Results of the June 2019 Sassda Short Track Survey

The Sassda Short Track survey had 53 respondents in June. This survey uses the same questions as those used in the monthly International Stainless Steel Forum’s (ISSF) Short Track Report. However, the ISSF survey is only of stainless steel primary producers and thus the results are not directly comparable but are used to give context.

For Sassda respondents, the results of the first question were:


19% of Sassda respondents had a positive response to the current order situation, which is a decrease, when compared to May (20%) and worse than a year ago (28%). The weighted average (1.93) is worse than May and worse than a year ago (2.12).

For ISSF Flat Products, the results were:

For ISSF flat product producers, 50% of respondents had a positive response to their orders levels, which is lower than a year ago (64%). The weighted average is lower (2.40) compared to May 2018 (2.61).

For ISSF Long Products, the results were:

For ISSF long product producers, 50% of respondents had a positive response to their order levels which is the lower than last month (58%) and worse than a year ago (83%). The weighted average (2.56) is worse than April (2.72) and lower than a year ago (3.09).

For Sassda respondents, the results of the second question were:

15% of Sassda respondents thought the current business situation was positive, which is higher than May (11%) and lower than a year ago (19%). The weighted average is higher (1.93) compared to last month (1.89) and is worse than June last year which was (2.03).

For ISSF Flat Products, the results were:

The percent of respondents who felt that the current business situation was sufficient or good stood at 45% for May 2019, which is lower than the previous month (53%) and lower than a year ago (50%).

For ISSF Long Products, the results were:

May was the same as April with 38% positive response. This was worse than the same month last year (71%). The weighted average of 2.27 was the same previous month (2.27) and lower than a year ago (2.83).

For Sassda respondents, the results of the third question were:

11% of respondents thought things would get better which is lower than the previous month (20%). However, 13% thought things would get worse.

The above data can be converted to the Sassda Expectations Index, where the index is calculated as 0.5 x % unchanged + % better. Above 50 would predict expansion in the next three months.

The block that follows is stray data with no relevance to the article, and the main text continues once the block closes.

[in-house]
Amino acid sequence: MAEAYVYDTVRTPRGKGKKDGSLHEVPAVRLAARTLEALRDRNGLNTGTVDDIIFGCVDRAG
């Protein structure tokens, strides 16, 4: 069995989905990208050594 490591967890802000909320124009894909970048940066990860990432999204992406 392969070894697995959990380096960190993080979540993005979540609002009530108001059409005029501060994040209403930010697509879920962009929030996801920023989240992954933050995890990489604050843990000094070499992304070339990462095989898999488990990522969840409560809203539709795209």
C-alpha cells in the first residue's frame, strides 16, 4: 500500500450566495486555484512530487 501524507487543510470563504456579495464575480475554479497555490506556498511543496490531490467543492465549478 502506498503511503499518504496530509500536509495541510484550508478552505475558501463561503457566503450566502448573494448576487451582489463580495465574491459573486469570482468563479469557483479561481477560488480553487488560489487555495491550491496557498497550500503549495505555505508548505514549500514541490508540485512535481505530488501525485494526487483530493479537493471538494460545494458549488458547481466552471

This month has shown a decrease in expectations and the figure has gone below the neutral 50 points, indicating that further contraction is expected.

For ISSF Flat products. The results were:

In May 2019 0% of the respondents felt things would get better with 20 % expecting things to get worse. The weighted average (2.20) is lower than May 2018 (2.50).

For ISSF Long Products, the results were:

0% of ISSF long product respondents felt that business would get better in the next three months, with 38% thinking it would get worse. The weighted average of 1.93 which is lower than last month (2.15) and lower than a year ago (2.41).

The comments received from Sassda members were:

  • The decent projects with stainless steel are being snapped up by the larger fabricators and suppliers by offering very competitive prices.  This effectively cuts out the smaller companies.  Business is tough!
  • We’re expecting things to get better but honestly not sure if that’s based on optimism or reality at this stage.
  • Clients looking at prices going for cheaper options.

ABSA Purchasing Managers’ Index June 2019

“The seasonally adjusted Absa Purchasing Managers’ Index (PMI) rose to 46.2 index points in June 2019, up from 45.4 in May. The average level for the second quarter was 46.3 points, below the level recorded in the first quarter of 2019.  In contrast, available official statistics suggest that quarterly manufacturing output is set to rebound strongly in the second quarter after a dismal first quarter.   However, part of this rebound is driven by a normalisation in output after load shedding disrupted production earlier in the year.  Furthermore, the PMI survey suggests that underlying demand conditions remain weak, which limits the possibility of a sustained recovery in output going forward.  Indeed, the index tracking expected business conditions in six months’ time declined by a significant 6.7 points after remaining unchanged in May. Part of this may be due to the reported decline in export orders in June, with the expectation of slower global growth foretelling that export demand will likely remain under pressure in coming months.

“In June, only one of the five major subcomponents came in above 50 points – the index tracking suppliers’ deliveries.  This index rose to a lofty 56.9 points from 55.7 in May.  Both the business activity and new sales orders indices edged higher in June but remained well below the neutral 50-point mark for a respective sixth and fifth consecutive month. The inventories index also increased in June after declining in the preceding two months. The only major subcomponent of the headline PMI to decline compared to May was the employment index.  Worryingly, the employment index recorded its worst quarter since 2009, which does not bode well for potential job creation in the sector.

“Purchasing prices edged higher in June after two straight declines. The uptick was likely driven by a weaker rand exchange rate, which pushes up the cost of imported raw materials and intermediate products.”